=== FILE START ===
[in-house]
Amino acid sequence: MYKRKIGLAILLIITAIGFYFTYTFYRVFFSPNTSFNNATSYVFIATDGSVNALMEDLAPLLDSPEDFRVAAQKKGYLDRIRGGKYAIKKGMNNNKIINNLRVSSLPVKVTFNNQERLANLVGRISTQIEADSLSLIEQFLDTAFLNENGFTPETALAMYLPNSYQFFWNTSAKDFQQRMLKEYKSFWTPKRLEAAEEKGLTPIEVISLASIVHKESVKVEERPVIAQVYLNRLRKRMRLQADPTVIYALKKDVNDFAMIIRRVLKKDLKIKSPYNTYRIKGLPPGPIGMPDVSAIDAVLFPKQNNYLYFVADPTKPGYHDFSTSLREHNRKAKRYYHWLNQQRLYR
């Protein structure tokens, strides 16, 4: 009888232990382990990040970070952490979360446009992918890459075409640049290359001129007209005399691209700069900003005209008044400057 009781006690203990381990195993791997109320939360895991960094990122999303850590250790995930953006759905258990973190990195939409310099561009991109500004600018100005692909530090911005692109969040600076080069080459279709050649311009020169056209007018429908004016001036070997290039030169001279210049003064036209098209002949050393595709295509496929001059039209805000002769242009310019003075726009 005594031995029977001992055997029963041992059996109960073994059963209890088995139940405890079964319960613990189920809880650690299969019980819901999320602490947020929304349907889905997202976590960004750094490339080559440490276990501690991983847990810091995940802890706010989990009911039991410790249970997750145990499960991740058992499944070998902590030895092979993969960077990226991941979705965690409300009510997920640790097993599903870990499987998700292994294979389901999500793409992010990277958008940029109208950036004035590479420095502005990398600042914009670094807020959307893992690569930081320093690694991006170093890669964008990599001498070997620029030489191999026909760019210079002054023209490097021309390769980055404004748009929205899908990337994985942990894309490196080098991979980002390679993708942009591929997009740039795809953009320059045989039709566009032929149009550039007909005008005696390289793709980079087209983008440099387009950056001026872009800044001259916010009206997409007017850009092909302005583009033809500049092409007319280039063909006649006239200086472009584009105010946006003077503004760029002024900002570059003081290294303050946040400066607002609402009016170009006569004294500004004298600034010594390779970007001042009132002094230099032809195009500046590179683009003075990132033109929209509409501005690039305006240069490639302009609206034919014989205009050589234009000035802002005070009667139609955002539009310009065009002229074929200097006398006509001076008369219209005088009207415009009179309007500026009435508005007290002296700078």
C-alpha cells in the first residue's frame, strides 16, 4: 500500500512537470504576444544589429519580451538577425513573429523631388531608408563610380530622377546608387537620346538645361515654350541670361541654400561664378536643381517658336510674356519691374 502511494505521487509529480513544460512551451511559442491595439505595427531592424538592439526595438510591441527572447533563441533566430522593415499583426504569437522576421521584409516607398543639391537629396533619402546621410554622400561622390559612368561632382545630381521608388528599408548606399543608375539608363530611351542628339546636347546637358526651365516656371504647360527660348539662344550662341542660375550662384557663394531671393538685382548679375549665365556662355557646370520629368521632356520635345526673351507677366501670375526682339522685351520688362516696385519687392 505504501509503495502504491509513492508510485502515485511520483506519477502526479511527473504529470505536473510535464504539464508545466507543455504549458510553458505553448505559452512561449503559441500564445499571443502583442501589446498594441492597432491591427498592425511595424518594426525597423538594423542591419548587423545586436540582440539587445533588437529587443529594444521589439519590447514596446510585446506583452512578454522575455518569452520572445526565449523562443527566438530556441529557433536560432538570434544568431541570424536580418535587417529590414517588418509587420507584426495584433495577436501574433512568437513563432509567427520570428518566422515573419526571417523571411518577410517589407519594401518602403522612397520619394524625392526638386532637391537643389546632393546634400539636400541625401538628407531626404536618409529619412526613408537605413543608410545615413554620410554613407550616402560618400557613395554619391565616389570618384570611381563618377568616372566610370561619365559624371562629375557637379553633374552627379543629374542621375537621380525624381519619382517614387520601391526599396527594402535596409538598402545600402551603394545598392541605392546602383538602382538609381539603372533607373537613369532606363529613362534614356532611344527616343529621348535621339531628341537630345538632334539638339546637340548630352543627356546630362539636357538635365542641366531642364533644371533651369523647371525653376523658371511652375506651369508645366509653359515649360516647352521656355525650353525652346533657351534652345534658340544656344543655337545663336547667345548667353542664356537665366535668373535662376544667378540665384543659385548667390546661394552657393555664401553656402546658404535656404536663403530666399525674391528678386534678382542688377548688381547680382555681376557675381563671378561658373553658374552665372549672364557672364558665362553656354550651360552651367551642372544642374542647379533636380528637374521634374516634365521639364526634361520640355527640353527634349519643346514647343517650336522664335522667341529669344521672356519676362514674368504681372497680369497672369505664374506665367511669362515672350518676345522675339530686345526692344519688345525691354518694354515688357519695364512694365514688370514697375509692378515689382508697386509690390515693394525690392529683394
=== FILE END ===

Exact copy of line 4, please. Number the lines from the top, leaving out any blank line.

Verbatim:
C-alpha cells in the first residue's frame, strides 16, 4: 500500500512537470504576444544589429519580451538577425513573429523631388531608408563610380530622377546608387537620346538645361515654350541670361541654400561664378536643381517658336510674356519691374 502511494505521487509529480513544460512551451511559442491595439505595427531592424538592439526595438510591441527572447533563441533566430522593415499583426504569437522576421521584409516607398543639391537629396533619402546621410554622400561622390559612368561632382545630381521608388528599408548606399543608375539608363530611351542628339546636347546637358526651365516656371504647360527660348539662344550662341542660375550662384557663394531671393538685382548679375549665365556662355557646370520629368521632356520635345526673351507677366501670375526682339522685351520688362516696385519687392 505504501509503495502504491509513492508510485502515485511520483506519477502526479511527473504529470505536473510535464504539464508545466507543455504549458510553458505553448505559452512561449503559441500564445499571443502583442501589446498594441492597432491591427498592425511595424518594426525597423538594423542591419548587423545586436540582440539587445533588437529587443529594444521589439519590447514596446510585446506583452512578454522575455518569452520572445526565449523562443527566438530556441529557433536560432538570434544568431541570424536580418535587417529590414517588418509587420507584426495584433495577436501574433512568437513563432509567427520570428518566422515573419526571417523571411518577410517589407519594401518602403522612397520619394524625392526638386532637391537643389546632393546634400539636400541625401538628407531626404536618409529619412526613408537605413543608410545615413554620410554613407550616402560618400557613395554619391565616389570618384570611381563618377568616372566610370561619365559624371562629375557637379553633374552627379543629374542621375537621380525624381519619382517614387520601391526599396527594402535596409538598402545600402551603394545598392541605392546602383538602382538609381539603372533607373537613369532606363529613362534614356532611344527616343529621348535621339531628341537630345538632334539638339546637340548630352543627356546630362539636357538635365542641366531642364533644371533651369523647371525653376523658371511652375506651369508645366509653359515649360516647352521656355525650353525652346533657351534652345534658340544656344543655337545663336547667345548667353542664356537665366535668373535662376544667378540665384543659385548667390546661394552657393555664401553656402546658404535656404536663403530666399525674391528678386534678382542688377548688381547680382555681376557675381563671378561658373553658374552665372549672364557672364558665362553656354550651360552651367551642372544642374542647379533636380528637374521634374516634365521639364526634361520640355527640353527634349519643346514647343517650336522664335522667341529669344521672356519676362514674368504681372497680369497672369505664374506665367511669362515672350518676345522675339530686345526692344519688345525691354518694354515688357519695364512694365514688370514697375509692378515689382508697386509690390515693394525690392529683394